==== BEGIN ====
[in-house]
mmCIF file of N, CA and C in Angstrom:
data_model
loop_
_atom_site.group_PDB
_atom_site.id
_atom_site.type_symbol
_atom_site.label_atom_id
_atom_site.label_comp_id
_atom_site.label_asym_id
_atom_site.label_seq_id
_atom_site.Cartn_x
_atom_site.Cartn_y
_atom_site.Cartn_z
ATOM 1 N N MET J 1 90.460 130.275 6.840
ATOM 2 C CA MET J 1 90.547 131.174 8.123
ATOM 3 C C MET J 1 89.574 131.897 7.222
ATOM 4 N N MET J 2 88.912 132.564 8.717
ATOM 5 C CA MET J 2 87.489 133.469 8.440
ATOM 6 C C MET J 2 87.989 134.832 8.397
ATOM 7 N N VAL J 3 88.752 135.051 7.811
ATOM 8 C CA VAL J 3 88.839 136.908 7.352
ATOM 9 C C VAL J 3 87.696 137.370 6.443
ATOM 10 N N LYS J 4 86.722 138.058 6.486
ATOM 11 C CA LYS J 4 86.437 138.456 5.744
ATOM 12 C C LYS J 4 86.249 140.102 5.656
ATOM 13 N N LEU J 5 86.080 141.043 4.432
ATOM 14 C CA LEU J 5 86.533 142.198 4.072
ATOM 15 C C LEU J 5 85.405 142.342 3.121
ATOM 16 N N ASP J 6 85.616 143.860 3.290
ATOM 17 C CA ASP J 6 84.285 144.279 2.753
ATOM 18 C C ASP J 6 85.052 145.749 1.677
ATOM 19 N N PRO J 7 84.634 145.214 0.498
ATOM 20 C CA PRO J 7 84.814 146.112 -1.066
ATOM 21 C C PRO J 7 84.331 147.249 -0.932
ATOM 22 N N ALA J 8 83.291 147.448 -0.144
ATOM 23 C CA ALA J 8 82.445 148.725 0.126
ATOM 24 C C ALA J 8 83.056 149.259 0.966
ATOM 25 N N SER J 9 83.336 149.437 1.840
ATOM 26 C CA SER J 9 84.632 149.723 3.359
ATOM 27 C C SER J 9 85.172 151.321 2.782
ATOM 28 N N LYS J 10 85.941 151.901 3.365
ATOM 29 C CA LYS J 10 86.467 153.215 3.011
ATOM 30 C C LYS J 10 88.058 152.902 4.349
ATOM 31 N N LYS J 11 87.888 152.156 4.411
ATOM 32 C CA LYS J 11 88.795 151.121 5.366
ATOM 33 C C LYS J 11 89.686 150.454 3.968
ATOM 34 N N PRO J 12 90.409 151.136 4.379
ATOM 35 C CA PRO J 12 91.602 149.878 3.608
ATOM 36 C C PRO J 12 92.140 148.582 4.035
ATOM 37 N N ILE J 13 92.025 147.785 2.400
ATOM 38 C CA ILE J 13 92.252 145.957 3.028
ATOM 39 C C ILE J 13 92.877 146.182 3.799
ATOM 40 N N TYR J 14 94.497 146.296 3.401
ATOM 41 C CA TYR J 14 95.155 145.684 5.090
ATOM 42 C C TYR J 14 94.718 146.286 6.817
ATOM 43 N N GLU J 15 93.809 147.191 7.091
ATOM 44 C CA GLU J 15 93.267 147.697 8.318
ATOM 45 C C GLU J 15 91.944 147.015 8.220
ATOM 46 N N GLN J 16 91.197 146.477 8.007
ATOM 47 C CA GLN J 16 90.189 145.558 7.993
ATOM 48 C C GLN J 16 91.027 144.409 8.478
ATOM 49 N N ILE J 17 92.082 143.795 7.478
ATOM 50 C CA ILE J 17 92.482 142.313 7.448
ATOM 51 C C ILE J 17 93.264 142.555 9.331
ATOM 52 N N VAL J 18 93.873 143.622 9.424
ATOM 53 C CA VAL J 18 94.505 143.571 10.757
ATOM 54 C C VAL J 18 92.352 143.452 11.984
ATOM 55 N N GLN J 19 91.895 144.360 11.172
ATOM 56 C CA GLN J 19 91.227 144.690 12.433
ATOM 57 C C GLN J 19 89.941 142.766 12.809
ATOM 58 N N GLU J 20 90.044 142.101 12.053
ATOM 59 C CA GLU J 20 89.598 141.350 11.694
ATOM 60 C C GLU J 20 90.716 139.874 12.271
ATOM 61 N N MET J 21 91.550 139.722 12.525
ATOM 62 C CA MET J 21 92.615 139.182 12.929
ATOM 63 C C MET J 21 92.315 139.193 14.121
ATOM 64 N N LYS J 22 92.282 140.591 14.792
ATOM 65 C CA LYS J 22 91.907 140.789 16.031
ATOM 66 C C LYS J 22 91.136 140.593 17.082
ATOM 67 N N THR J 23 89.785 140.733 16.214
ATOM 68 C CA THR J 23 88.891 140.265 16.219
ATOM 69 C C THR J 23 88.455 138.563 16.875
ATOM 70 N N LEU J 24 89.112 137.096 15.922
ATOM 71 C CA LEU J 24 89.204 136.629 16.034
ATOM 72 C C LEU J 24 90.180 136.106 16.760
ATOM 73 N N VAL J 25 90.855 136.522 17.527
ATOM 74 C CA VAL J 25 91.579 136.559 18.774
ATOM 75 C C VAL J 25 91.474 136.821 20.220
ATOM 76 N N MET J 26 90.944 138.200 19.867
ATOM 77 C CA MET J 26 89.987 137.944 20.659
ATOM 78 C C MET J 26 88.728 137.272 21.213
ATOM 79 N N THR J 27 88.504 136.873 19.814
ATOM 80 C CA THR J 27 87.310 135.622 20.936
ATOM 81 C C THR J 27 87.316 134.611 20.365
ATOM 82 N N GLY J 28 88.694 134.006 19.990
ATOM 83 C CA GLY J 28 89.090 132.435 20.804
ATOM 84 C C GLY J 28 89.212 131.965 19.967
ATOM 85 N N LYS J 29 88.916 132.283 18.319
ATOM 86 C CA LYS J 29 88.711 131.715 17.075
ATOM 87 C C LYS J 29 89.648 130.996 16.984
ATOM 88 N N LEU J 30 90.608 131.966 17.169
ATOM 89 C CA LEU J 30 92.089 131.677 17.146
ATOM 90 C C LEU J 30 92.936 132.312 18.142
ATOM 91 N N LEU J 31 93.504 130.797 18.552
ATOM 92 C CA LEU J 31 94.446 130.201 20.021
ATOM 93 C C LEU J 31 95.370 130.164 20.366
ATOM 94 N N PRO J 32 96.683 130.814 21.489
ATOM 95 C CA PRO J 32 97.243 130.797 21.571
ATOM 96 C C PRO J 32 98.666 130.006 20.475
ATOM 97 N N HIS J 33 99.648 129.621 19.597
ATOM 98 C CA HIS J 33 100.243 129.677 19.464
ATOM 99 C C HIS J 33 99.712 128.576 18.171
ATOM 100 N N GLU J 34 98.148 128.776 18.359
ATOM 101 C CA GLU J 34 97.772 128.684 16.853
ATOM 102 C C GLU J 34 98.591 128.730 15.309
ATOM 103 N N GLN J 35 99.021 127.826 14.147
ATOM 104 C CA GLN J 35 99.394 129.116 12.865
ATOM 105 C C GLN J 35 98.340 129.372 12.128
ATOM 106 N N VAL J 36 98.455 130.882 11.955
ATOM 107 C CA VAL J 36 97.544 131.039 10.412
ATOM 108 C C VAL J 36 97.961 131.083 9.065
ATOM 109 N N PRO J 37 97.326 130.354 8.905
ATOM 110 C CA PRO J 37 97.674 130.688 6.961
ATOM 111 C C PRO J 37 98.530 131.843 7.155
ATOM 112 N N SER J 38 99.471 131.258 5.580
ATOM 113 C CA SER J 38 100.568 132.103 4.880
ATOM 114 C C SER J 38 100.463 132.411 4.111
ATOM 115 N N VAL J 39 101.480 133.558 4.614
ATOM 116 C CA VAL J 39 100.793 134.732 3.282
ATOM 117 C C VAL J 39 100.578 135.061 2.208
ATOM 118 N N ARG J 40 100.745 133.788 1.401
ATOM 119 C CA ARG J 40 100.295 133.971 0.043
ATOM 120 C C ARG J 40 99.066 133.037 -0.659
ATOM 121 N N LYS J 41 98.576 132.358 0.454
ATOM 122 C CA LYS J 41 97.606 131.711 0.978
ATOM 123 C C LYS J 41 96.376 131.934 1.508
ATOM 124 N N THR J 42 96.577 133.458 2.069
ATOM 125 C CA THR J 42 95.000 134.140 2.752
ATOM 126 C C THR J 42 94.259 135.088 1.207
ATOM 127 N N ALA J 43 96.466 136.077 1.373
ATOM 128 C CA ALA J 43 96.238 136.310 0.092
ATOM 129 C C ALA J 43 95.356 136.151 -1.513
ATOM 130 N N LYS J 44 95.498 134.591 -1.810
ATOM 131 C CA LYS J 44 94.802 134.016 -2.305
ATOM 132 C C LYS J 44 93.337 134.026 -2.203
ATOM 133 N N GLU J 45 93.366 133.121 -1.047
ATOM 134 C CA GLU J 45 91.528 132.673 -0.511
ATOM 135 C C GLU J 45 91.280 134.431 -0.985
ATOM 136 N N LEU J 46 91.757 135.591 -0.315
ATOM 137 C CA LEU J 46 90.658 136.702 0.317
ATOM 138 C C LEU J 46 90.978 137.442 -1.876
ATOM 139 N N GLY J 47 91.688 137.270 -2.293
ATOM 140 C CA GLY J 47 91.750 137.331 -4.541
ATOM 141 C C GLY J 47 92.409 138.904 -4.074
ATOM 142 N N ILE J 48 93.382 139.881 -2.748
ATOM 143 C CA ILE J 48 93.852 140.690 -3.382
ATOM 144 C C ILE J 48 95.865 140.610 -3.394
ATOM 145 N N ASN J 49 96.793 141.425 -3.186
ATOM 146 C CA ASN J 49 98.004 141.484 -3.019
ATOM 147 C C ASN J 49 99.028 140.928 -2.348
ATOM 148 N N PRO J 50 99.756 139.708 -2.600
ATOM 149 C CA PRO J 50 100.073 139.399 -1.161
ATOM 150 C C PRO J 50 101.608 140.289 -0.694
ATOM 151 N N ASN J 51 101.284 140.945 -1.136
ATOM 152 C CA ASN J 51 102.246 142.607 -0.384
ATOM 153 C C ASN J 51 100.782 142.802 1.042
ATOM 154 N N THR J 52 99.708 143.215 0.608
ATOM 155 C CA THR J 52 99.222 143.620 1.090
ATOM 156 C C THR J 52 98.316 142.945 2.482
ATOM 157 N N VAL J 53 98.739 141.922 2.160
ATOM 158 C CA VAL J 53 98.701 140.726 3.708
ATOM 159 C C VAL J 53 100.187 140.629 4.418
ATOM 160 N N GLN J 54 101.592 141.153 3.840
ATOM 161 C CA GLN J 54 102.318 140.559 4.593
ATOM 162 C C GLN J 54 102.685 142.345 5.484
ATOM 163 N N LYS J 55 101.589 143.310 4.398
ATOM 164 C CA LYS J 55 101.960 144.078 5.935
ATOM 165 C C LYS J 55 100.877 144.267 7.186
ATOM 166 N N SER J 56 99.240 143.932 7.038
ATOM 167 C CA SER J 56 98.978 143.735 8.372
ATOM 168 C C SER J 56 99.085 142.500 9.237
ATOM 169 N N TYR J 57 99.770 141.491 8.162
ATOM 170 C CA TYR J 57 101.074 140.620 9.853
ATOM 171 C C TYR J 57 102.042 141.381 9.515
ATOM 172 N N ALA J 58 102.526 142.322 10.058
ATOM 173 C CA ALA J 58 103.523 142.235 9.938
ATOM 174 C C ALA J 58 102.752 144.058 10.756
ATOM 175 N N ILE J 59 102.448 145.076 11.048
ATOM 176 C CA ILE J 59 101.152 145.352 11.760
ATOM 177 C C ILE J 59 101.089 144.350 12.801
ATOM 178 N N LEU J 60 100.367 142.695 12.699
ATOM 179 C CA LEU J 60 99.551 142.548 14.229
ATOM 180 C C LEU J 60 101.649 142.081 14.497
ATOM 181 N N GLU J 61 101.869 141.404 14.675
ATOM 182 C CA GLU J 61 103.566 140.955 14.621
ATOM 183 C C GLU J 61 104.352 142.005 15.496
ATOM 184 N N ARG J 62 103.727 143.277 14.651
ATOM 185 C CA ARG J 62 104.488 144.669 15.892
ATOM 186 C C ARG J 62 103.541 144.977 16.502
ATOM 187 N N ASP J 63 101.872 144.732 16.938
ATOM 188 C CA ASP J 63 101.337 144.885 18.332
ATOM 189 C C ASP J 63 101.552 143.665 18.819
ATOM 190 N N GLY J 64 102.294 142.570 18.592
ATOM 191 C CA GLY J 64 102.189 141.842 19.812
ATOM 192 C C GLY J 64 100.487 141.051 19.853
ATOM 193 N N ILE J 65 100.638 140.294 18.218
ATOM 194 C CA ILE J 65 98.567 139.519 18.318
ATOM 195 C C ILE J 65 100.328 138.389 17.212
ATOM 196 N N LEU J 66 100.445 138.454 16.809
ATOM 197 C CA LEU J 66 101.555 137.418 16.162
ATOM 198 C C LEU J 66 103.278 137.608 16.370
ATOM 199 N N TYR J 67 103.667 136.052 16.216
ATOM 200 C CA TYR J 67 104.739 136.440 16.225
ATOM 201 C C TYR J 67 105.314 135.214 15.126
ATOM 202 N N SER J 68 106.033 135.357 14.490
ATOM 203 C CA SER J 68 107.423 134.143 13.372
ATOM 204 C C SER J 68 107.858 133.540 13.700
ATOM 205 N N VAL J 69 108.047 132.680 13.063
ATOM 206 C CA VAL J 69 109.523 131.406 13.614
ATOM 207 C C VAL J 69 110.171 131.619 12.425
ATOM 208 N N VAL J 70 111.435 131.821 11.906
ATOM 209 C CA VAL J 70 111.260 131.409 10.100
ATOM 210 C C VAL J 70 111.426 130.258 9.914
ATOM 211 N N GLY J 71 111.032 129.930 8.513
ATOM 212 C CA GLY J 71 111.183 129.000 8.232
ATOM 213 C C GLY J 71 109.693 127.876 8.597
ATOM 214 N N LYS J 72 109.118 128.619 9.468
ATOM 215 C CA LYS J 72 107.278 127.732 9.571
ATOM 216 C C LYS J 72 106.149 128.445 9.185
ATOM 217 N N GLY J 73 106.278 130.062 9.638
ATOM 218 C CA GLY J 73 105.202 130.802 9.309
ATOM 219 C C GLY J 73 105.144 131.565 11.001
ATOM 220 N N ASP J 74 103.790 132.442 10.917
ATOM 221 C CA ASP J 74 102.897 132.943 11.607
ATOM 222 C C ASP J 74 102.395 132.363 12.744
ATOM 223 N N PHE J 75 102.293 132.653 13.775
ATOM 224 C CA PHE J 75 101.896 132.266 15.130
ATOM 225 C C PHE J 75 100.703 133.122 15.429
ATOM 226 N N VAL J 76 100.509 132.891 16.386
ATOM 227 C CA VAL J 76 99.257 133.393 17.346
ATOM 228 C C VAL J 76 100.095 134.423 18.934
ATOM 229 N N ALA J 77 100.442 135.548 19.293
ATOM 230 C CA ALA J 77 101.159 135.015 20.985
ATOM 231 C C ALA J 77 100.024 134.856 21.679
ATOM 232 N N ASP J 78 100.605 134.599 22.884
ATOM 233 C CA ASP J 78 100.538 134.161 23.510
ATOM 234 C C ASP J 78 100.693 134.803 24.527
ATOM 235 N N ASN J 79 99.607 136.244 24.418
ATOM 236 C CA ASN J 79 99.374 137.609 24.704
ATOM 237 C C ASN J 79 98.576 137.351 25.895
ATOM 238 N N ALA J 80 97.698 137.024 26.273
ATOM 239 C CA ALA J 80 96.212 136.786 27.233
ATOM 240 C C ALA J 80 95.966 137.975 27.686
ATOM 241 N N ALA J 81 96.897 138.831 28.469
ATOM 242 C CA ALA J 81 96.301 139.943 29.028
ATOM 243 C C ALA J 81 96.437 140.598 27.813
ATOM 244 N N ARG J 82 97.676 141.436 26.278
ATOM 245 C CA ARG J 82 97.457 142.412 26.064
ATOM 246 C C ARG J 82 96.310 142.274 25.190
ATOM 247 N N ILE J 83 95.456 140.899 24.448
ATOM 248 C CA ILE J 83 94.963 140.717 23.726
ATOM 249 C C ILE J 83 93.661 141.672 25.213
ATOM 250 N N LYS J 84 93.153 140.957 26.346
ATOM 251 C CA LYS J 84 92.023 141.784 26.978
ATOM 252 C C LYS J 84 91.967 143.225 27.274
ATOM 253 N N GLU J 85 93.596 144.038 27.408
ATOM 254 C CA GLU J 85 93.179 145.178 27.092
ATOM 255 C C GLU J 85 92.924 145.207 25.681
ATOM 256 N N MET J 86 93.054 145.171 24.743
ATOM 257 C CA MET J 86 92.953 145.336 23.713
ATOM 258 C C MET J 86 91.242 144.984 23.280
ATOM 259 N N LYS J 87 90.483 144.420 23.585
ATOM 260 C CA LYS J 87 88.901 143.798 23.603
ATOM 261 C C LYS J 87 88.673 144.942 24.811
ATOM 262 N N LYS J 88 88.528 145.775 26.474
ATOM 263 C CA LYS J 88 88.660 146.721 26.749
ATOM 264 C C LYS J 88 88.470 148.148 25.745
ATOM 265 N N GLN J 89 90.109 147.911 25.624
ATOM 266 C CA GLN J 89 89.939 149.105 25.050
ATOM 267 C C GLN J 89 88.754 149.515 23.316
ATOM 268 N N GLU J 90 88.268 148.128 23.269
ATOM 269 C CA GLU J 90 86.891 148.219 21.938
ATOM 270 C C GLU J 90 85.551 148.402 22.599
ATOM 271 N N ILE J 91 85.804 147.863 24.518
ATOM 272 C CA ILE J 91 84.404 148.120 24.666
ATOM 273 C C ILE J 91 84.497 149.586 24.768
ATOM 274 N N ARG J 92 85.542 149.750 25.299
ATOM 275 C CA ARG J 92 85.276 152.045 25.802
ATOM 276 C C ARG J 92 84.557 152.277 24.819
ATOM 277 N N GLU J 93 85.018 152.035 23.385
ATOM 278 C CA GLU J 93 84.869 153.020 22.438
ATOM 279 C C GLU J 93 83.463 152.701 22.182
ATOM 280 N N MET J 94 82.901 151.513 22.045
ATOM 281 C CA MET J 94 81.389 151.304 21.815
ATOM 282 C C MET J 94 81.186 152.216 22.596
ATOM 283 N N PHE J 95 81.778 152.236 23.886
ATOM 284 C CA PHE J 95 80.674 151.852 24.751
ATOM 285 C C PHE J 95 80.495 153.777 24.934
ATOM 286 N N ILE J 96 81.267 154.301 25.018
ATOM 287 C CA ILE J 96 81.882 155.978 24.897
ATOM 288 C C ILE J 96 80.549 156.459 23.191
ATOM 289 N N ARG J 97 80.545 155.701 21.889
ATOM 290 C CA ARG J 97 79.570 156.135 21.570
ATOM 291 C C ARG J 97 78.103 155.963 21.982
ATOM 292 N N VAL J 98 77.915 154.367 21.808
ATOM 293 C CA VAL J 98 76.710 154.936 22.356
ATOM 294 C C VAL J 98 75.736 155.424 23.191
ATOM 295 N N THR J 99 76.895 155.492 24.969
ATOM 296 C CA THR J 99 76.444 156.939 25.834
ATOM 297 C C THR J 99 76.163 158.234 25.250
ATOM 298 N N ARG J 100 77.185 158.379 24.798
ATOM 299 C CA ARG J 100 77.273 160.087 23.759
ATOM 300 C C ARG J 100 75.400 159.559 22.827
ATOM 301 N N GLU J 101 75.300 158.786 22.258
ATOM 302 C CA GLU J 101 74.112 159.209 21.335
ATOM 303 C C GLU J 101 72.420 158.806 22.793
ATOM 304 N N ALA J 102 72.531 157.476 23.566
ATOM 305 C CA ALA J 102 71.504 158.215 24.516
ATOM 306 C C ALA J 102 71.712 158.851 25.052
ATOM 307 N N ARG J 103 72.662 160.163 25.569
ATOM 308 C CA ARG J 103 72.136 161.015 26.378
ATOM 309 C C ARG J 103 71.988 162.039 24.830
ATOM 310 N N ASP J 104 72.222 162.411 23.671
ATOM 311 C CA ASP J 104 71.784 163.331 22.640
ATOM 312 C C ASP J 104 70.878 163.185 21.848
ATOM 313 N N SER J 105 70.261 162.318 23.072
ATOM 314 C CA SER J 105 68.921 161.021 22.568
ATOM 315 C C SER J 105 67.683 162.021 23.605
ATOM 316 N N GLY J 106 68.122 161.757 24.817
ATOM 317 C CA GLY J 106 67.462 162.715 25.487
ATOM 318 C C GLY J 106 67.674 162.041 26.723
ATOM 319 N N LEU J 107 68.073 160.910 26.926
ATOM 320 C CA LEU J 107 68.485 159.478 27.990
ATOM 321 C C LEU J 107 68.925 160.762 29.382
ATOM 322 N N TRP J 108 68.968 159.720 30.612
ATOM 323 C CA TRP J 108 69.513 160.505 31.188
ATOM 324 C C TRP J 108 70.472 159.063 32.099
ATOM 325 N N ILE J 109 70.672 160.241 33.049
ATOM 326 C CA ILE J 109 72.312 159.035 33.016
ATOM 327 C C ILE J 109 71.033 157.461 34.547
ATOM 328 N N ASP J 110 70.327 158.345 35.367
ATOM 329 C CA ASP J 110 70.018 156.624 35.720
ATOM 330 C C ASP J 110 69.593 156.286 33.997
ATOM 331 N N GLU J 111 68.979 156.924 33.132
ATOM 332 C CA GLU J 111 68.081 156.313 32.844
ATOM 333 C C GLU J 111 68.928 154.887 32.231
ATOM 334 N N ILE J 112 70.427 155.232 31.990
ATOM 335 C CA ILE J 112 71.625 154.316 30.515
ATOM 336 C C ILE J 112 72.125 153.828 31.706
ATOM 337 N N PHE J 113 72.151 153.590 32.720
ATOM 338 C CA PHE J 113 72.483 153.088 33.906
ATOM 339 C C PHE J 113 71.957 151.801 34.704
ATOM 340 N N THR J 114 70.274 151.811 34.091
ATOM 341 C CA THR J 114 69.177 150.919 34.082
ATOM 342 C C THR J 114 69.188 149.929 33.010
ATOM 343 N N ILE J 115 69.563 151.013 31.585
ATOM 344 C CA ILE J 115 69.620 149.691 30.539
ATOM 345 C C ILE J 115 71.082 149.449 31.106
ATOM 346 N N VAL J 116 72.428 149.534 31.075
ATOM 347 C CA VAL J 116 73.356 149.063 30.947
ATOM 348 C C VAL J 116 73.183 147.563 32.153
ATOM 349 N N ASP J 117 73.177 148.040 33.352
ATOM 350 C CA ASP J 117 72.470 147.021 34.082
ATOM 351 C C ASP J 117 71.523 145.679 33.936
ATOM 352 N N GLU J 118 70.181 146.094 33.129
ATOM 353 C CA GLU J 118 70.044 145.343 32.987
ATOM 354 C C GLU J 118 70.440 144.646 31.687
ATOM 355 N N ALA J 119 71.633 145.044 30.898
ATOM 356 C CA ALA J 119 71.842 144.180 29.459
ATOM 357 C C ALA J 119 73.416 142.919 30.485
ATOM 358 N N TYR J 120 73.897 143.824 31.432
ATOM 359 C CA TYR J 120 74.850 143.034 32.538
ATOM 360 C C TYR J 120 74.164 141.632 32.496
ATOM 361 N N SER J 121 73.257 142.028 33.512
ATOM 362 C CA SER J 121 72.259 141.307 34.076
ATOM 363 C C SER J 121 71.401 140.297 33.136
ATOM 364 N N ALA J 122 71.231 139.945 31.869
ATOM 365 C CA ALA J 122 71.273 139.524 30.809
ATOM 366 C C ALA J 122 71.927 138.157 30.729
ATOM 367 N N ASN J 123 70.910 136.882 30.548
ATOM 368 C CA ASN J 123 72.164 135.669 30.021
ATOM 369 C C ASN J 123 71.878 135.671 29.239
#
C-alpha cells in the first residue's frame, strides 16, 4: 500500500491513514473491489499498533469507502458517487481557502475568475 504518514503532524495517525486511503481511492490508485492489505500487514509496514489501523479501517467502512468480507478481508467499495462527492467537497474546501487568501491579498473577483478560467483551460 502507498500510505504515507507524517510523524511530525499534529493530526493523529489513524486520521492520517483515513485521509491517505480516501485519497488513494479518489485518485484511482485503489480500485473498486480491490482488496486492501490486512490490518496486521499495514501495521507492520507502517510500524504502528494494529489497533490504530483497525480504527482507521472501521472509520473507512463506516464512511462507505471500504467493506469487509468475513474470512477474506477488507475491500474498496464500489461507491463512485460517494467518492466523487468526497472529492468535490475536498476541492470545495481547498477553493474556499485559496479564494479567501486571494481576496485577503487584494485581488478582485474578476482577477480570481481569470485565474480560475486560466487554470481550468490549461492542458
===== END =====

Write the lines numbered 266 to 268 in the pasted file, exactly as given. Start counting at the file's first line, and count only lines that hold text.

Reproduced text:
ATOM 252 C C LYS J 84 91.967 143.225 27.274
ATOM 253 N N GLU J 85 93.596 144.038 27.408
ATOM 254 C CA GLU J 85 93.179 145.178 27.092